To the Editor,
My wife, Gail Grossman ’65, and I have three granddaughters who will, with any luck, live to 2075 or later. We fear what the world they will inherit from our generation will be like. We are doing what we can to ensure that they live healthy and happy lives. We are also doing what we can to reduce global climate change.
Our 50th Swarthmore reunion is looming close. We look forward to seeing our classmates and to making the expected donation to the school that we so appreciate, which brought us together and kindled our love. However, we will not make a donation to any fund that is invested in fossil fuels.
I have read the op-ed written on 20 November by Gil Kemp ’72, Chair of the Board of Managers. I find several problems with what he has written. Divestment is not an empty gesture. I am delighted that Swarthmore is seeking other solutions, but I feel that divestment would tell the world that Swarthmore’s Quaker ethical tradition is alive and well. Not only do we Friends “speak truth to power,” but we also put our money where our mouths are. This Quaker Matchbox couple will not donate to the Swarthmore endowment until it divests.
Kemp’s primary concern is that, without investments in fossil fuels, Swarthmore’s magnificent endowment will not grow so well. A study by Standard & Poor’s belies that; a theoretical fund without carbon-based investments did slightly better over a ten-year span than their S&P 500. In the past, Swarthmore had the concern that it could not divest from one category of investments since all investments were managed in a huge panel of instruments. Since Kemp wrote his op-ed, the company managing the largest portion of Swarthmore’s endowment, Cambridge Associates, has made a significant announcement. Cambridge now has a panel that is free of fossil fuel investments.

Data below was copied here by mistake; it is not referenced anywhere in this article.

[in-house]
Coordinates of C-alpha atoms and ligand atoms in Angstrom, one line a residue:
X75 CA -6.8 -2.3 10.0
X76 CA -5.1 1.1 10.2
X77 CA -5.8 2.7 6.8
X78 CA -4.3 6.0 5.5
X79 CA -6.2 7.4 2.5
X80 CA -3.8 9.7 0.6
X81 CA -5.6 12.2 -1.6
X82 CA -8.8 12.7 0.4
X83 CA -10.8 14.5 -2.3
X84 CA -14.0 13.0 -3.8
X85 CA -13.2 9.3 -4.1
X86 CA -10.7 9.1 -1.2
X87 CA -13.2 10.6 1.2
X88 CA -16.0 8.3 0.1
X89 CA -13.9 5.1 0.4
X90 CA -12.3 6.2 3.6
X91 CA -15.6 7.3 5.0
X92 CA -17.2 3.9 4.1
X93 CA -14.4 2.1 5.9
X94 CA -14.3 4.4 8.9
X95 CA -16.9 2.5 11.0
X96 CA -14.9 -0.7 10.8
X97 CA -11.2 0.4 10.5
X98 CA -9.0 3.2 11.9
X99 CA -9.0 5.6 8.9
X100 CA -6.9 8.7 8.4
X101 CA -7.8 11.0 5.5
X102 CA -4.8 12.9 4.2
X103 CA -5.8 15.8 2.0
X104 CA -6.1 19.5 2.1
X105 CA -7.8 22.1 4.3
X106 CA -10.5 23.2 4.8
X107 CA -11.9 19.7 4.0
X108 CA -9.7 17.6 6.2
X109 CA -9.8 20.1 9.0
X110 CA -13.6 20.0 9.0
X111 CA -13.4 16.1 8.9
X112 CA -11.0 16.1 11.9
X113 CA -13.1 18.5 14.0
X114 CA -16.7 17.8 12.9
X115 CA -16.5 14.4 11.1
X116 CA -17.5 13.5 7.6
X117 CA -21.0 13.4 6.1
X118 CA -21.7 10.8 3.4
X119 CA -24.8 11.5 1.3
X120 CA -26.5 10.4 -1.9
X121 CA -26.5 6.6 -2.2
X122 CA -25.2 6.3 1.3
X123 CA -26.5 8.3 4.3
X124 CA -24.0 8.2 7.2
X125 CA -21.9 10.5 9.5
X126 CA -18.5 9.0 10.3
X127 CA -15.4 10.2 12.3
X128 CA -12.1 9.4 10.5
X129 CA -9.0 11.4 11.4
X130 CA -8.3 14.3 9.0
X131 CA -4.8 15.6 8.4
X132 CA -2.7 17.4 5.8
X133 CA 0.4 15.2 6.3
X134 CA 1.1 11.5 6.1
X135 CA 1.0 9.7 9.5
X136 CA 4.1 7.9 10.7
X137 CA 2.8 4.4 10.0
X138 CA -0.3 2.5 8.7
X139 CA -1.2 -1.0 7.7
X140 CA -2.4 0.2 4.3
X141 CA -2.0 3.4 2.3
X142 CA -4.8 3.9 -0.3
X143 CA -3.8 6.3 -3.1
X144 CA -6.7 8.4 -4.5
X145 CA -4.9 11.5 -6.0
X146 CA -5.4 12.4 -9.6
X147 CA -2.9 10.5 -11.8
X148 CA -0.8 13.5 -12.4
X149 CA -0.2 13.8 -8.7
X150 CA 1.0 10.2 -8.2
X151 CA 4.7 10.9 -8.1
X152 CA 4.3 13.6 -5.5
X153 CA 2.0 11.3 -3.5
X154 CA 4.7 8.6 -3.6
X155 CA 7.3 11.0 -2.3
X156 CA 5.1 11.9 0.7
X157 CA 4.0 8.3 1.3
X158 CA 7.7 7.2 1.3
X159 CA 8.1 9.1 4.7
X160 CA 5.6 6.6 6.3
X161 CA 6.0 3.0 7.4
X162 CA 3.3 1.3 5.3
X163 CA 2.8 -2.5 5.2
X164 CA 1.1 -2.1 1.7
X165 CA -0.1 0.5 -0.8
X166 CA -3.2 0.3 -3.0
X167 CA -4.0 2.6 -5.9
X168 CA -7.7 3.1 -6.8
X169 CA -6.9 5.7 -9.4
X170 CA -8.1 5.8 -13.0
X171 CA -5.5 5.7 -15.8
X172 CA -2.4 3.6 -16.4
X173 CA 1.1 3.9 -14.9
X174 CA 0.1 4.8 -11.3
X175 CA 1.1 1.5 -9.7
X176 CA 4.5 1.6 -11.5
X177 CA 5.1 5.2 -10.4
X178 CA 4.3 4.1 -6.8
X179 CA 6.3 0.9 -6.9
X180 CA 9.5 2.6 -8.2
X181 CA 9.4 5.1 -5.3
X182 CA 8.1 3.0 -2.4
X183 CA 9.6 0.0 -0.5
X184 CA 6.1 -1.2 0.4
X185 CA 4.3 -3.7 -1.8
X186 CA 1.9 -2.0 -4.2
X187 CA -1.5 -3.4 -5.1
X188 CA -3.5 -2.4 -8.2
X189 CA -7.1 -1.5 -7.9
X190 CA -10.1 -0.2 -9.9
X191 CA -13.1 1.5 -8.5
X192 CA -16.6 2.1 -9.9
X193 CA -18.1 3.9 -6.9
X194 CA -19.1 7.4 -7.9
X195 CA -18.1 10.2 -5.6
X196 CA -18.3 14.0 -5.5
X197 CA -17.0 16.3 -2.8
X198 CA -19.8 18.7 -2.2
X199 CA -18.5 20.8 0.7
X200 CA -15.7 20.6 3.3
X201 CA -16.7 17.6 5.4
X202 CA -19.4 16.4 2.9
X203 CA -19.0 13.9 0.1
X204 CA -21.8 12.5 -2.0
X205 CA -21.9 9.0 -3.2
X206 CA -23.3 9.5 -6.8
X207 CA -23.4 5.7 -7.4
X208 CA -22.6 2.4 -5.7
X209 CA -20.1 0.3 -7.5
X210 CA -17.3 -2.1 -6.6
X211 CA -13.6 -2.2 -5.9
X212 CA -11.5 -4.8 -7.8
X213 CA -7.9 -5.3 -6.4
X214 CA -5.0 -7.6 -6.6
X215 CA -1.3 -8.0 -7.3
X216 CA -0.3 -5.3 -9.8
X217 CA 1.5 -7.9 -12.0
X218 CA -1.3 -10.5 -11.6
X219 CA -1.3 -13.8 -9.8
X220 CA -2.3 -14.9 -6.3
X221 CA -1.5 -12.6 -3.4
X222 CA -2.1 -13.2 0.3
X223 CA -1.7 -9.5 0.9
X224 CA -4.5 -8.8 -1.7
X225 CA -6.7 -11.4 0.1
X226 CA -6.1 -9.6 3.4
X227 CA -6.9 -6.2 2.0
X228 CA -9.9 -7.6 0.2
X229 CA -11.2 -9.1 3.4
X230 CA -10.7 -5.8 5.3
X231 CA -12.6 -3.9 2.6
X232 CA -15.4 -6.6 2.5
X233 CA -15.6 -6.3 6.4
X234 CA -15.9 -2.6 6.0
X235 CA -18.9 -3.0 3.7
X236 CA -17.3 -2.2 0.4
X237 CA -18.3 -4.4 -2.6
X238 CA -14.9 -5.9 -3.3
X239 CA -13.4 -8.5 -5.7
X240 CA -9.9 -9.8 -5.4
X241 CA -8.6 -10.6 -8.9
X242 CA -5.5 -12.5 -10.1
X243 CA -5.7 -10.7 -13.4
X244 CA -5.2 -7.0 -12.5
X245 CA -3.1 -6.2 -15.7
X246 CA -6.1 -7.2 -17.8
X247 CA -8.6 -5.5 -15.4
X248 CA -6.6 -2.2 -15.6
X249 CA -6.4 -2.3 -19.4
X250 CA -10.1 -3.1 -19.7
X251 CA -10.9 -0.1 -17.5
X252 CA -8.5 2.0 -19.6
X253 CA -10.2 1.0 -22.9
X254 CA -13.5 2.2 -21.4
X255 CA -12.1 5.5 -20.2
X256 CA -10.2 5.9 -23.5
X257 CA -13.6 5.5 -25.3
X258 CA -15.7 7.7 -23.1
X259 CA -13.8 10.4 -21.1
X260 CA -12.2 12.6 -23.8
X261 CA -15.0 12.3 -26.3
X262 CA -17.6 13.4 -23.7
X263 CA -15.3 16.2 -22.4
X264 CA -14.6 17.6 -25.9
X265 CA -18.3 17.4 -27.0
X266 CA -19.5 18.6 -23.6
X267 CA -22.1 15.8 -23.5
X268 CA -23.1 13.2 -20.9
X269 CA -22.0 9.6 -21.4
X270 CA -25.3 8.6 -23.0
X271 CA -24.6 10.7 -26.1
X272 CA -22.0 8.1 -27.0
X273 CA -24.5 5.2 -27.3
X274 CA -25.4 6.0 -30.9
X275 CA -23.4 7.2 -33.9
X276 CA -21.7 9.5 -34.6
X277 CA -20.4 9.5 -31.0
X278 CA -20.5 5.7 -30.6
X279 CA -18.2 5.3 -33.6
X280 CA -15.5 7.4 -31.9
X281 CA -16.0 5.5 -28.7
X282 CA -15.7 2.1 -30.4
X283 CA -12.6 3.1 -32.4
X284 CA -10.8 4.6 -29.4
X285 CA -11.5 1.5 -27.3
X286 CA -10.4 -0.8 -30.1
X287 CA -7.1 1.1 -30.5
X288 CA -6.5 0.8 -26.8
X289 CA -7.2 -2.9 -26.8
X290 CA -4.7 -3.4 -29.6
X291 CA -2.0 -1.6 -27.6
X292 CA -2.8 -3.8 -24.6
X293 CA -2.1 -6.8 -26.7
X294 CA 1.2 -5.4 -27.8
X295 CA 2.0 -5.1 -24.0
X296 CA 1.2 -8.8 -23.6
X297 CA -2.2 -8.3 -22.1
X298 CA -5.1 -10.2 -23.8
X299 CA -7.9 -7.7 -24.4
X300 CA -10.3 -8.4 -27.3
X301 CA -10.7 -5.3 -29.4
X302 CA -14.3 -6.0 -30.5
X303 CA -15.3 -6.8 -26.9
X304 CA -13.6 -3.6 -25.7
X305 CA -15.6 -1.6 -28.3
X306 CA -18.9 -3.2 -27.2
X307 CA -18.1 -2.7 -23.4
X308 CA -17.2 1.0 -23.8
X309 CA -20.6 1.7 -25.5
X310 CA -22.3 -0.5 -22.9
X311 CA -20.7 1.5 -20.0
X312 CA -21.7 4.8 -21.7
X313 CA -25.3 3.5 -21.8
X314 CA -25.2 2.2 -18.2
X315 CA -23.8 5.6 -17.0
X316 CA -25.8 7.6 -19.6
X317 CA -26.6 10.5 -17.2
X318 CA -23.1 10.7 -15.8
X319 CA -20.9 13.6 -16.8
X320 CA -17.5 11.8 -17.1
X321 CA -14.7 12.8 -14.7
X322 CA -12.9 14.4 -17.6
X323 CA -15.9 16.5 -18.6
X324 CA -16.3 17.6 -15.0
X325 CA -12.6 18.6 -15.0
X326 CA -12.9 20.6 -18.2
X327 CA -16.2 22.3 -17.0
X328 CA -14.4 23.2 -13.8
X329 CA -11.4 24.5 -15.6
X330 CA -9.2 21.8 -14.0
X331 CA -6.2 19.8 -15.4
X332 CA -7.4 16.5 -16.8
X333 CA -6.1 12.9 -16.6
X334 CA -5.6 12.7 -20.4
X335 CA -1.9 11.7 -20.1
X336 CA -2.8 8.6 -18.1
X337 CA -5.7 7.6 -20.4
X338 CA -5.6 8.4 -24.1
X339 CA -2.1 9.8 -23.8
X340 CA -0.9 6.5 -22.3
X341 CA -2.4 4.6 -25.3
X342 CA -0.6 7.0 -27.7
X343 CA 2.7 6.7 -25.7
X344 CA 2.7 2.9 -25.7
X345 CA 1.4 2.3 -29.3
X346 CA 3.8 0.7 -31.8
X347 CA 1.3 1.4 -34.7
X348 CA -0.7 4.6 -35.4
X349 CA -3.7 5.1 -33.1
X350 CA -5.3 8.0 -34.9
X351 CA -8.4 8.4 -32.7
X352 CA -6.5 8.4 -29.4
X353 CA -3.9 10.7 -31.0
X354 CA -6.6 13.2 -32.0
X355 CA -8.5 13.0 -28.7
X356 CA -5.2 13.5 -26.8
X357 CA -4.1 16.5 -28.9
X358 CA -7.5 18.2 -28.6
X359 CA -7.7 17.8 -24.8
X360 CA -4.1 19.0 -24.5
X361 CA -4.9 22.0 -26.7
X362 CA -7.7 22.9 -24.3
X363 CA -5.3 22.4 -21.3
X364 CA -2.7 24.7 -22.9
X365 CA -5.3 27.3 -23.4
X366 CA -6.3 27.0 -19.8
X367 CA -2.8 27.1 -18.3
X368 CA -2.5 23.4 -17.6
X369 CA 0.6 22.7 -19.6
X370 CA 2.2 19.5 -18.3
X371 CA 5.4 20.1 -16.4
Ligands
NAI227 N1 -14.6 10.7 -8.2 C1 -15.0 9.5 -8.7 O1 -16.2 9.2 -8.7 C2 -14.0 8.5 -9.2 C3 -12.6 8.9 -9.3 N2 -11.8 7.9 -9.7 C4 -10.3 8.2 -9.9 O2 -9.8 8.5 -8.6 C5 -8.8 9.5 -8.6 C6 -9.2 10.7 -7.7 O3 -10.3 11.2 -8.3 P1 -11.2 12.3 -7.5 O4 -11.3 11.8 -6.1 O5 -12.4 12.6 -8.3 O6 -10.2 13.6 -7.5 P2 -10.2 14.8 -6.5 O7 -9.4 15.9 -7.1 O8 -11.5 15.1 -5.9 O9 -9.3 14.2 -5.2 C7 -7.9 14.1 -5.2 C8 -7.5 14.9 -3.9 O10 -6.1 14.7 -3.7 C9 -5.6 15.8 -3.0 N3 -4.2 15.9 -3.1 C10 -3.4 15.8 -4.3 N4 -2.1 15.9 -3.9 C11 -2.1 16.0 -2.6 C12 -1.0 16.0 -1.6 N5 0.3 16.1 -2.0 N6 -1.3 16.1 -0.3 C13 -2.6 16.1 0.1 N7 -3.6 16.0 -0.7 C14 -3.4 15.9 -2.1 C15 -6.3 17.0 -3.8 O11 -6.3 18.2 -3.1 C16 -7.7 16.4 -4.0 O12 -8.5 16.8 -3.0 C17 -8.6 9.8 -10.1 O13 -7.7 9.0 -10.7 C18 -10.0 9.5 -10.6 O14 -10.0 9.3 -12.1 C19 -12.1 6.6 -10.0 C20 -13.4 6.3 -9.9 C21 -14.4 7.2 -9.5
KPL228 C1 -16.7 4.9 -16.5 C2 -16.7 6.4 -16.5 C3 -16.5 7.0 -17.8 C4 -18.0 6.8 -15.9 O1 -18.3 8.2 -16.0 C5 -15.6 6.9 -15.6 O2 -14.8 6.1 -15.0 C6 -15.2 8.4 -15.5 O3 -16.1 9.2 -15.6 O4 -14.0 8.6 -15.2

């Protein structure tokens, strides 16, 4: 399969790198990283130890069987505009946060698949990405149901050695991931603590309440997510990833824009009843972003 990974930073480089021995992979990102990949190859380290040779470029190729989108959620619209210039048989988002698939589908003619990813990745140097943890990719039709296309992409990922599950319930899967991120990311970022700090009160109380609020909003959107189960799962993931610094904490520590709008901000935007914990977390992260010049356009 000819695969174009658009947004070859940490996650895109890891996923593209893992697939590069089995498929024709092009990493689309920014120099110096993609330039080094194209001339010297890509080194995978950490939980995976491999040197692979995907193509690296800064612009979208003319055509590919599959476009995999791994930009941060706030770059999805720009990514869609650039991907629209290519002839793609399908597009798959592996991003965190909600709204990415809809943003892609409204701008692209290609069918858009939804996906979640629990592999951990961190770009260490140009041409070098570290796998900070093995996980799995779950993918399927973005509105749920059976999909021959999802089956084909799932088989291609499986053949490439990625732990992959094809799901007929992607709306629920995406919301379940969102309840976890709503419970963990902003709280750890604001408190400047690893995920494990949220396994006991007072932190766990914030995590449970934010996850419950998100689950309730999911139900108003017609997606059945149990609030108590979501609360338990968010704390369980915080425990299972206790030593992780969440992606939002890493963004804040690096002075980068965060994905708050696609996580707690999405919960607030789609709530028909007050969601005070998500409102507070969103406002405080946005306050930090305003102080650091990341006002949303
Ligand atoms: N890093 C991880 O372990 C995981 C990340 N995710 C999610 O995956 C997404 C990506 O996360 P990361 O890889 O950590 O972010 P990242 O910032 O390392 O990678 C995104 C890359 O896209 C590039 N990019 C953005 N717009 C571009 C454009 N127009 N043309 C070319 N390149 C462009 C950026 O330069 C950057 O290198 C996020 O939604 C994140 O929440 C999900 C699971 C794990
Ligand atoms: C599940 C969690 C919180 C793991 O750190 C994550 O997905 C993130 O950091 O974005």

My understanding of the status of coal and petroleum is that their exploiters vastly overstate reserves of these fossil fuels. Since, as time goes on, it will become more difficult to develop these resources, the cost of delivering carbon-based energy to end-users will rise rapidly in the future. This will make fossil fuel investments much less valuable. Indeed, in the rush to sell off carbon-based investments, they may become “stranded assets.”
Kemp is looking toward the past when he writes about the Board of Managers investment policy. I see a bright future for renewable energy and a dim one for investments in fossil fuels. I would much prefer that the Swarthmore College Board of Managers take the moral high ground now by announcing a policy of divestment. Other colleges such as Pitzer and Hampshire have already announced their intention to divest, as has the Rockefeller Brothers Fund. I am certain that Swarthmore’s Board will realize the importance of making this move sooner or later. Wouldn’t it be best to be a leader and divest now, rather than wait until fossil fuel stocks lose value?
Richard Grossman graduated from the college in 1965.